How to Read an Arduino Nano 33 IOT IMU

This article covers how to read the IMU (Inertial Measurement Unit) of an Arduino Nano 33 IOT microcontroller.

Step 1. Gather the parts

Below is a list of parts to use with this article:

Parts (Amazon)
Arduino Nano 33 IoT with headers Mounted To make it easier to use in a breadboard, this version of the board has “headers mounted.”
AmazonBasics Double Braided Nylon USB 2.0 A to Micro B Charger Cable - 3 Feet, Red The board uses a micro-USB connection. I used a cable from one of my Android devices. This cable or one like it should work.
LampVPath [12Packs] 170 Points Mini Small solderless breadboard for Arduino Proto Shield (6 Colors) Because you will need to move the board around in space to test it, I would suggested mounting it on a small breadboard. That will also protect the pins against shorting and bending.

Step 2. Create a new sketch

For working with the Arduino Nano 33 IOT I’ve found it easer to use the Web editor.

Open up the editor at:

If you’ve never worked with the Web IDE before you will need to signup. You will be prompted when you select an Arduino board to install a plugin. That is so the IDE can upload to and monitor the board.

Create a new sketch.

Step 3. Include the IMU header

Add this above the setup function in the new sketch:

#include <Arduino_LSM6DS3.h>

This includes the library for the 33’s built in LSM6DS3 IMU chip.

Another way to include it using the Arduino Web IDE would be to do this:

  • Click on the Library Manager icon in the toolbar (usually on the left of the browser window)
  • Search for LSM6DS3
  • Click the INCLUDE button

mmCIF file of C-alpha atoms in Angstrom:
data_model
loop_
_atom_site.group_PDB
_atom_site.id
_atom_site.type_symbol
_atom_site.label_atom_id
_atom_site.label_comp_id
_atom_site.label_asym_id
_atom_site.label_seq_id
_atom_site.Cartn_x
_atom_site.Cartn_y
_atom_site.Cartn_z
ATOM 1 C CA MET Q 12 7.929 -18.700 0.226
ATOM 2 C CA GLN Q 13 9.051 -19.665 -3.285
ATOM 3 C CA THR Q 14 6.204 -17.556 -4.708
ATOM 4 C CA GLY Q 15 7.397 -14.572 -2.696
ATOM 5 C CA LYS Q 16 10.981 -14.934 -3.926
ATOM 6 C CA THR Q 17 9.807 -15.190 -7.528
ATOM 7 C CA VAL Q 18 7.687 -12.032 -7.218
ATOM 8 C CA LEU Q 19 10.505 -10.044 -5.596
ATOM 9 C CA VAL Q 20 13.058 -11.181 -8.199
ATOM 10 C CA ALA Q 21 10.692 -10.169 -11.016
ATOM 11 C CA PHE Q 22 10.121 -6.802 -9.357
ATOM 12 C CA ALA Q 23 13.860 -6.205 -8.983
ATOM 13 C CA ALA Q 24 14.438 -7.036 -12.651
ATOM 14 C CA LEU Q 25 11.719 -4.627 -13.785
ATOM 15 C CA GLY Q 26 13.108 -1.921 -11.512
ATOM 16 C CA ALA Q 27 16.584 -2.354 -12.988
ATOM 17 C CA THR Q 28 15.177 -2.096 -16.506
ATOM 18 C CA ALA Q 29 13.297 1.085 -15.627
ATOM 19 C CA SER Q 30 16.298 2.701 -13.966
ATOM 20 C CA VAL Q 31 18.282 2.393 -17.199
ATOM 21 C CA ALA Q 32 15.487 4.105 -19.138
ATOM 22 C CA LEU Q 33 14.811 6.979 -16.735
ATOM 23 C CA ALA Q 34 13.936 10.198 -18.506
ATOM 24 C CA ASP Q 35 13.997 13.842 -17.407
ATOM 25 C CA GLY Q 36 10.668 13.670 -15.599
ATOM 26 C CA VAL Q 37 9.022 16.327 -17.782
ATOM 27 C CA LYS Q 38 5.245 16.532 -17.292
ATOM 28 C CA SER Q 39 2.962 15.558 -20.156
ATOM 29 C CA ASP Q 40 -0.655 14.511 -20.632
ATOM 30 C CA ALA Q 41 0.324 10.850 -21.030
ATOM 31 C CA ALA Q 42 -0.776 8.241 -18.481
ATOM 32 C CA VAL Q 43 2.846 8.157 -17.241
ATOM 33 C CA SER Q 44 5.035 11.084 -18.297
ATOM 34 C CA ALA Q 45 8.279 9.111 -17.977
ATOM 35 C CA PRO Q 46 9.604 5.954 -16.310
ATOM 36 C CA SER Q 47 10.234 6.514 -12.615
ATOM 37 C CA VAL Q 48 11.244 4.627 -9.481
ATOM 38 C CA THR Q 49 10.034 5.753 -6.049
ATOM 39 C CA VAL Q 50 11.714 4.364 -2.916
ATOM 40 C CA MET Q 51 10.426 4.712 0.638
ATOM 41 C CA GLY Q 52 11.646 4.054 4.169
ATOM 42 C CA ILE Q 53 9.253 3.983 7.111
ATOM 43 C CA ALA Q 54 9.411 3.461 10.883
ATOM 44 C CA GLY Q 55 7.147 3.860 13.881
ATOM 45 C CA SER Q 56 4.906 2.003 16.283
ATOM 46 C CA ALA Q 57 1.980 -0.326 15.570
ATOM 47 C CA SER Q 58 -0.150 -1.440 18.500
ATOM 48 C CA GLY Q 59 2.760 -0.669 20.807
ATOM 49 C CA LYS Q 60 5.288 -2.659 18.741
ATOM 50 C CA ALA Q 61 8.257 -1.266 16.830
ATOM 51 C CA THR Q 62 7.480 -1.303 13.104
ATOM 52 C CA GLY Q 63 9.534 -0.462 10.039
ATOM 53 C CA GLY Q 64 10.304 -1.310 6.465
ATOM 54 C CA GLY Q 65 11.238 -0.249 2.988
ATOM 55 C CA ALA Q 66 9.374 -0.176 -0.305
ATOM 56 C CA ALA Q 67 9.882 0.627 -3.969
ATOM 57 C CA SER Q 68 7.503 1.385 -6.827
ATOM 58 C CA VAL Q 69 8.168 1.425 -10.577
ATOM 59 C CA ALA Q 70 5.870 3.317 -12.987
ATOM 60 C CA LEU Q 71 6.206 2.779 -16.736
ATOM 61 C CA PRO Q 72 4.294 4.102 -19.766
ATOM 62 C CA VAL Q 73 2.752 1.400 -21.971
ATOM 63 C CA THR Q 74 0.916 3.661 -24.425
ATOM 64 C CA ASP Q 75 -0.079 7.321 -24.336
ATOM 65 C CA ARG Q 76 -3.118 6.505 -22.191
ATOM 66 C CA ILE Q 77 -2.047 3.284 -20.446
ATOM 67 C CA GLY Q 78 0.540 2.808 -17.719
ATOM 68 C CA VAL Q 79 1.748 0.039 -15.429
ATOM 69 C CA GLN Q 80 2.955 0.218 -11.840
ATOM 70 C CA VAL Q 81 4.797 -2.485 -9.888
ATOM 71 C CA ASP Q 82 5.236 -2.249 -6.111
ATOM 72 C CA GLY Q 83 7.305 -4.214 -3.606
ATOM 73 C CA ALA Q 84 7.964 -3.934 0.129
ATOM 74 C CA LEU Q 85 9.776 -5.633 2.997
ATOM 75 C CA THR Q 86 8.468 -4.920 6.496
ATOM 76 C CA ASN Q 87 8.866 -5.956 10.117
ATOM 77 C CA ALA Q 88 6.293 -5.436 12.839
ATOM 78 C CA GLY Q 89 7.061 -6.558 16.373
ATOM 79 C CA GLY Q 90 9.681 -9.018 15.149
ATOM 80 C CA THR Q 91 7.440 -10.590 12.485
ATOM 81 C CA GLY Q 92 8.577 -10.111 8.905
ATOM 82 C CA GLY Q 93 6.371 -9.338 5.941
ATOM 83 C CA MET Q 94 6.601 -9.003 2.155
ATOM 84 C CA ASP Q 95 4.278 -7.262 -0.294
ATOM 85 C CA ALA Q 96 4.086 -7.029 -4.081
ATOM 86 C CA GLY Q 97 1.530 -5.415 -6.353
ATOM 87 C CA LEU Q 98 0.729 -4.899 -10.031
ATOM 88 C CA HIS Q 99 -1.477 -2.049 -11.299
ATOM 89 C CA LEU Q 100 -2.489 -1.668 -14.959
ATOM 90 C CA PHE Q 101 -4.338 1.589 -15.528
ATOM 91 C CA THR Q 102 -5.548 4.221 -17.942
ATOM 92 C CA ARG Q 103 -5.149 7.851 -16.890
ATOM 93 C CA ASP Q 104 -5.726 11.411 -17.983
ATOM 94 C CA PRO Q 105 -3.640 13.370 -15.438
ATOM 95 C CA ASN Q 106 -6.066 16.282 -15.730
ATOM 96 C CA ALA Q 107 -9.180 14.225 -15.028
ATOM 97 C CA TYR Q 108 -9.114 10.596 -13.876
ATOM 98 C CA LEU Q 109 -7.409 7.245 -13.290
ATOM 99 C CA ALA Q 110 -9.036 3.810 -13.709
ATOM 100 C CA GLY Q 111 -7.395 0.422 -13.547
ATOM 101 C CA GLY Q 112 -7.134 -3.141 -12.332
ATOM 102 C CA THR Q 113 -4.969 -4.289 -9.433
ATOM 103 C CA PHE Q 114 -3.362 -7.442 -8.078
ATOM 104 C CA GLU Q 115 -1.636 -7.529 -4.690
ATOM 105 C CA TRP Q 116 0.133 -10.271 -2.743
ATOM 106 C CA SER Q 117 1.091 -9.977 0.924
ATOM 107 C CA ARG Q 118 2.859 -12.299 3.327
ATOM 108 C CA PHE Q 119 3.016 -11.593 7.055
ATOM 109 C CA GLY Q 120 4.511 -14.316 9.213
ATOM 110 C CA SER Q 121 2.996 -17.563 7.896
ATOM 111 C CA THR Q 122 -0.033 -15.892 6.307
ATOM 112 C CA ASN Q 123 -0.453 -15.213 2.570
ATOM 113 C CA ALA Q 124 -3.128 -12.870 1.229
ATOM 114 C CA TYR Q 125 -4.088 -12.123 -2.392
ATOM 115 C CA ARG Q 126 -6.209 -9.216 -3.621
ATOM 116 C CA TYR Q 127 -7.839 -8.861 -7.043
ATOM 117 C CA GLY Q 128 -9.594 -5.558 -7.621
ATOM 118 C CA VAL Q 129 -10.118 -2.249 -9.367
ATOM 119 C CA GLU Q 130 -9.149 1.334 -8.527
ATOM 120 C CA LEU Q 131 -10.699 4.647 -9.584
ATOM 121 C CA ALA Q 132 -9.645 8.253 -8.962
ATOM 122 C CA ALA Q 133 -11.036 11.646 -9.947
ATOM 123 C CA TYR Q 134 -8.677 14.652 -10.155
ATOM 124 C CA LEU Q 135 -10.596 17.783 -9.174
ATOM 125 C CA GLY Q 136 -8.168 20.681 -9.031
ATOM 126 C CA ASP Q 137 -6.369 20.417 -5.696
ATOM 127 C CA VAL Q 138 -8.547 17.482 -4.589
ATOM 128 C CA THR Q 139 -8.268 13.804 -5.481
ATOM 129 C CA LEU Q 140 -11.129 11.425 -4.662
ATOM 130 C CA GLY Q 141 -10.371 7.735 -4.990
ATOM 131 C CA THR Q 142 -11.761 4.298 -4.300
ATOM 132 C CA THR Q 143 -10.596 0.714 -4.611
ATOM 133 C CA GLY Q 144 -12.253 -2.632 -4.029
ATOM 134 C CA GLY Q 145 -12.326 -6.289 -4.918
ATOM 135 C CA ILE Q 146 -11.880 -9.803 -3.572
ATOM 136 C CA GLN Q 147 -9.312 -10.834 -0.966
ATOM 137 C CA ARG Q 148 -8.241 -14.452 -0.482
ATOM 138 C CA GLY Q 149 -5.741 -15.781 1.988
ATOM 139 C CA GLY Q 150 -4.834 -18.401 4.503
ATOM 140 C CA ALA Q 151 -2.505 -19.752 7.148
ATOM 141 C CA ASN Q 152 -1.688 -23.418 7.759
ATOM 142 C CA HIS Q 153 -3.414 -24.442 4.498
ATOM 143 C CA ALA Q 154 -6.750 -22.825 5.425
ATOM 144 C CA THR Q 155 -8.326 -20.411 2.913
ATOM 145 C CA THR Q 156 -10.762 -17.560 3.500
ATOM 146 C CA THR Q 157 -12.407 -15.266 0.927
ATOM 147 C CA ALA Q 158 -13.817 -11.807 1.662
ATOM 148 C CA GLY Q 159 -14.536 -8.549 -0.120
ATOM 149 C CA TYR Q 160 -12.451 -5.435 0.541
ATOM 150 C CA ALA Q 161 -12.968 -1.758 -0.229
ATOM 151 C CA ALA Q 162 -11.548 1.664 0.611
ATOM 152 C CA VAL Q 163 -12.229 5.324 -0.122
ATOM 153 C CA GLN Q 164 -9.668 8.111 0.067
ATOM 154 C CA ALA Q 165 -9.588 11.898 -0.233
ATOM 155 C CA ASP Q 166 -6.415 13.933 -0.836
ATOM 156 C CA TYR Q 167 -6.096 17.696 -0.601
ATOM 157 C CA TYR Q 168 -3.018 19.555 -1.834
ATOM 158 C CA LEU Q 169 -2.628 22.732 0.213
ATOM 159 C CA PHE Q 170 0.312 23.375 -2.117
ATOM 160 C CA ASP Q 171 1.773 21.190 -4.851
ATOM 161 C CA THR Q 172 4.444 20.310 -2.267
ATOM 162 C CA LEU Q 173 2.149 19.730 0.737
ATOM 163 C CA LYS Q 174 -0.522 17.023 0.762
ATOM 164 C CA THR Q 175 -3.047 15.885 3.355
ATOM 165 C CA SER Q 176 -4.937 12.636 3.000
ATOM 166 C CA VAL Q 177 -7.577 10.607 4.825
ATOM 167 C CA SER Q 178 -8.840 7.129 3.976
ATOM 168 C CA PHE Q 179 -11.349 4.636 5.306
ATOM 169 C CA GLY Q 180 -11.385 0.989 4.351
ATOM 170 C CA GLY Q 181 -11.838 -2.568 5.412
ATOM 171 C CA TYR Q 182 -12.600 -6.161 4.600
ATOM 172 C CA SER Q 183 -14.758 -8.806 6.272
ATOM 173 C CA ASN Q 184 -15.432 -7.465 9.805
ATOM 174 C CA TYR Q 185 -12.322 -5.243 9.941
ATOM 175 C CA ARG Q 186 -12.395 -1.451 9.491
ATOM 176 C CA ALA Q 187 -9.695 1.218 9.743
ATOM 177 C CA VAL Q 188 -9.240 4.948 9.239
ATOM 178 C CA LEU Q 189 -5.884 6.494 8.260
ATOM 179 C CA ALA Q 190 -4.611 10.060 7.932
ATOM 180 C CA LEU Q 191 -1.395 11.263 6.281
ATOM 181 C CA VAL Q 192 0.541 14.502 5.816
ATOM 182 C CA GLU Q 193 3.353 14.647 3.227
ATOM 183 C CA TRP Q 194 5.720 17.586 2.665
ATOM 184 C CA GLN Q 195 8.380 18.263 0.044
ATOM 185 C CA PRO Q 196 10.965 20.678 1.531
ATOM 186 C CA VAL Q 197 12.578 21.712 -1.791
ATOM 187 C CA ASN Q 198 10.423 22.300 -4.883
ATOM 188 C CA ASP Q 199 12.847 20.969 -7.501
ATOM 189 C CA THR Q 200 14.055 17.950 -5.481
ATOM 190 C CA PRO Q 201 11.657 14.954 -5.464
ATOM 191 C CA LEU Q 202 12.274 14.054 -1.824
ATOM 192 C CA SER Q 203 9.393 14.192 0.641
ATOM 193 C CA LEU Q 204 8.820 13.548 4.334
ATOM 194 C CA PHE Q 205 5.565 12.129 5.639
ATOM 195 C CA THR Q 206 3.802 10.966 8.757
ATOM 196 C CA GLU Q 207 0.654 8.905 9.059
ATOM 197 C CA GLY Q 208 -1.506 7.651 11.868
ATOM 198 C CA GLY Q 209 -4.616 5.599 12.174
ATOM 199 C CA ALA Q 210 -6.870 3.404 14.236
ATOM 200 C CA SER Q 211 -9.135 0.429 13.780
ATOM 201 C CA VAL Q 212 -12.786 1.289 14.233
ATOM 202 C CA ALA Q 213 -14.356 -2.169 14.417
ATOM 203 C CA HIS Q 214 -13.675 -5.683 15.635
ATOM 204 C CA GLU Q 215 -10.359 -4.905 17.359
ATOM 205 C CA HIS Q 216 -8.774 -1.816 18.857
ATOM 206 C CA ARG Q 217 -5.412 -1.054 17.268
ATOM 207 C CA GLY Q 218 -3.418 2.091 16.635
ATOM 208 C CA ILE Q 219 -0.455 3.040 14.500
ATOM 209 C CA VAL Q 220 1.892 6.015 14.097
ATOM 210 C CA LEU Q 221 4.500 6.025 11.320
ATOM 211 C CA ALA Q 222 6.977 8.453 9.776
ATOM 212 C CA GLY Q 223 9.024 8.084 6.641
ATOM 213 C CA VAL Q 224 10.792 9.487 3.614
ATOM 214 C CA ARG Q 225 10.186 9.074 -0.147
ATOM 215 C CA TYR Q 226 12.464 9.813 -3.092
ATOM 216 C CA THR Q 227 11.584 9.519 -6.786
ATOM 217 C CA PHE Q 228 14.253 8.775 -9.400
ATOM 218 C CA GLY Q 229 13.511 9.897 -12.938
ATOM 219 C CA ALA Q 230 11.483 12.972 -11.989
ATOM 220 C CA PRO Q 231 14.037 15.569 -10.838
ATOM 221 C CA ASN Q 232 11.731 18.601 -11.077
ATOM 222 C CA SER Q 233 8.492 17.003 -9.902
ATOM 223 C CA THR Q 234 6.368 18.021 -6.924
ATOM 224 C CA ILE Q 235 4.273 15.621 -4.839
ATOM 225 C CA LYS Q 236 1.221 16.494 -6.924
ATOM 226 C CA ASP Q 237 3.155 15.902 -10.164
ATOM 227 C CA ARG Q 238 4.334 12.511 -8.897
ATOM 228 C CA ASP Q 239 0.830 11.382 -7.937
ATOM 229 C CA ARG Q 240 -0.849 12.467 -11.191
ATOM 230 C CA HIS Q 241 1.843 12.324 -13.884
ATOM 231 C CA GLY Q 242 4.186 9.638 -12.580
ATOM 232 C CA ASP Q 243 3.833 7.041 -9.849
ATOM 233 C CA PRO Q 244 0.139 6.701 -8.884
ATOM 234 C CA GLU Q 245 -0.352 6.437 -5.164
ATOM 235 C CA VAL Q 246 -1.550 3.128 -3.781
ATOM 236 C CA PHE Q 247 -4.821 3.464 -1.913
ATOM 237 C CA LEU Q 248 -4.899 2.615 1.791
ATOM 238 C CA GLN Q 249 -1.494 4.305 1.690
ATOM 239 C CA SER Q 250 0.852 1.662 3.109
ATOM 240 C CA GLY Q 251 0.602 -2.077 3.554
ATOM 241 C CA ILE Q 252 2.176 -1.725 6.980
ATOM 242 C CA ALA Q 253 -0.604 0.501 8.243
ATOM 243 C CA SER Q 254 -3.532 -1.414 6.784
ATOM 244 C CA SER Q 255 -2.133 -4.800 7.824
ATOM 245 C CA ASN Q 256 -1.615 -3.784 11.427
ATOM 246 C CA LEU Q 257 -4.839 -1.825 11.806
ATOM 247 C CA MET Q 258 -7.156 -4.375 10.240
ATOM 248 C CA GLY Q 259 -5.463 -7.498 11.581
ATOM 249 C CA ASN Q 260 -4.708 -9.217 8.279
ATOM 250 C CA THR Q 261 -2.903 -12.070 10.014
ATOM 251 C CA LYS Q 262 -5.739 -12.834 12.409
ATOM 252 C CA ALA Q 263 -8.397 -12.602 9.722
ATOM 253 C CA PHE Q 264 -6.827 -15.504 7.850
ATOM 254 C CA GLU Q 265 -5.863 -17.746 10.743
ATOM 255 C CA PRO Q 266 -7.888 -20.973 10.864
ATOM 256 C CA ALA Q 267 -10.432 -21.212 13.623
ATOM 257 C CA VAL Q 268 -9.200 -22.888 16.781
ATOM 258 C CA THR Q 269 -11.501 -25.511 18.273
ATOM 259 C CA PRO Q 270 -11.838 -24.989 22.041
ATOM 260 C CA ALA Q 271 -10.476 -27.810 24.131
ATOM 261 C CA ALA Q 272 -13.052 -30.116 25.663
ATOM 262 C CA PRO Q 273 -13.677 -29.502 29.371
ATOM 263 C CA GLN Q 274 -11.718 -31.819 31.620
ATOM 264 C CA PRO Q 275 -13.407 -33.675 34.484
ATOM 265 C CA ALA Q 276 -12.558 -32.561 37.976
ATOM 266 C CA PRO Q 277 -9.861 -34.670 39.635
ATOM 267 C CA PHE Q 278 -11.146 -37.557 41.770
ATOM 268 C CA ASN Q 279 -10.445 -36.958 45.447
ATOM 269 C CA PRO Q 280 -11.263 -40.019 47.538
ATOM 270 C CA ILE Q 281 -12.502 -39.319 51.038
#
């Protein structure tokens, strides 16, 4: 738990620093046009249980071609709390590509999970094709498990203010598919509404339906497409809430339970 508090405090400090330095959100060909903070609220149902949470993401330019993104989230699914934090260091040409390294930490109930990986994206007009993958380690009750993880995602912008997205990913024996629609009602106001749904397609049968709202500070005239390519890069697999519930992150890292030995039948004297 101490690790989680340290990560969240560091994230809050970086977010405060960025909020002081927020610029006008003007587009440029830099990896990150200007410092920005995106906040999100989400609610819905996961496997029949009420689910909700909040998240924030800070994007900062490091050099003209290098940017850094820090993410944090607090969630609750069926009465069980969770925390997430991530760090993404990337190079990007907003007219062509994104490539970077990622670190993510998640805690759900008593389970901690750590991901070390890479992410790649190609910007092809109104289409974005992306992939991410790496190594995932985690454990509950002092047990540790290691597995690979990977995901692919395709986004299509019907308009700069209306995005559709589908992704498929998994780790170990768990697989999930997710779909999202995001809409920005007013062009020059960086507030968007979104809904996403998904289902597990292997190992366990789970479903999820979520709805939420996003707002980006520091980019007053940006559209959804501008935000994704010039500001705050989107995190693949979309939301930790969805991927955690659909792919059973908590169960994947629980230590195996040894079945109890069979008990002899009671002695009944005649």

• It will then insert the #include statement for you

Step 4. Update the setup function

Replace the setup function with this code:

void setup() {
  Serial.begin(9600);
  while (!Serial) {
    ; // wait for serial port to connect. Needed for native USB port only
  }
  if (!IMU.begin()) {
    Serial.println("Failed to initialize IMU!");
    while (true); // halt program
  } 
  Serial.println("IMU initialized!");
}

The code does the following:

  • The Serial.begin call sets up the serial monitor for printing debug messages to its console window
  • The code will not proceed until the Serial port is ready (otherwise initialize debug messages will be lost)
  • Remember to take this while block out if you run the board independent of the USB or it will never proceed
  • The IMU.begin call tests to see if the IMU is available
  • If the IMU is not available: a message is printed to the serial monitor, then an infinite loop is created to halt the flow of the program
  • If all is well a confirmation message is printed to the serial monitor

There is no way to exit an Arduino program on failure. It’s not like a program that can exit to an operating system command prompt. The infinite while loop is an alternate way to pause the program.

Step 5. Add local variables to the top of the loop function

Add this code to define local variables to the top of the loop function:

float aX, aY, aZ;
float gX, gY, gZ;
const char * spacer = ", ";

The code above does the following: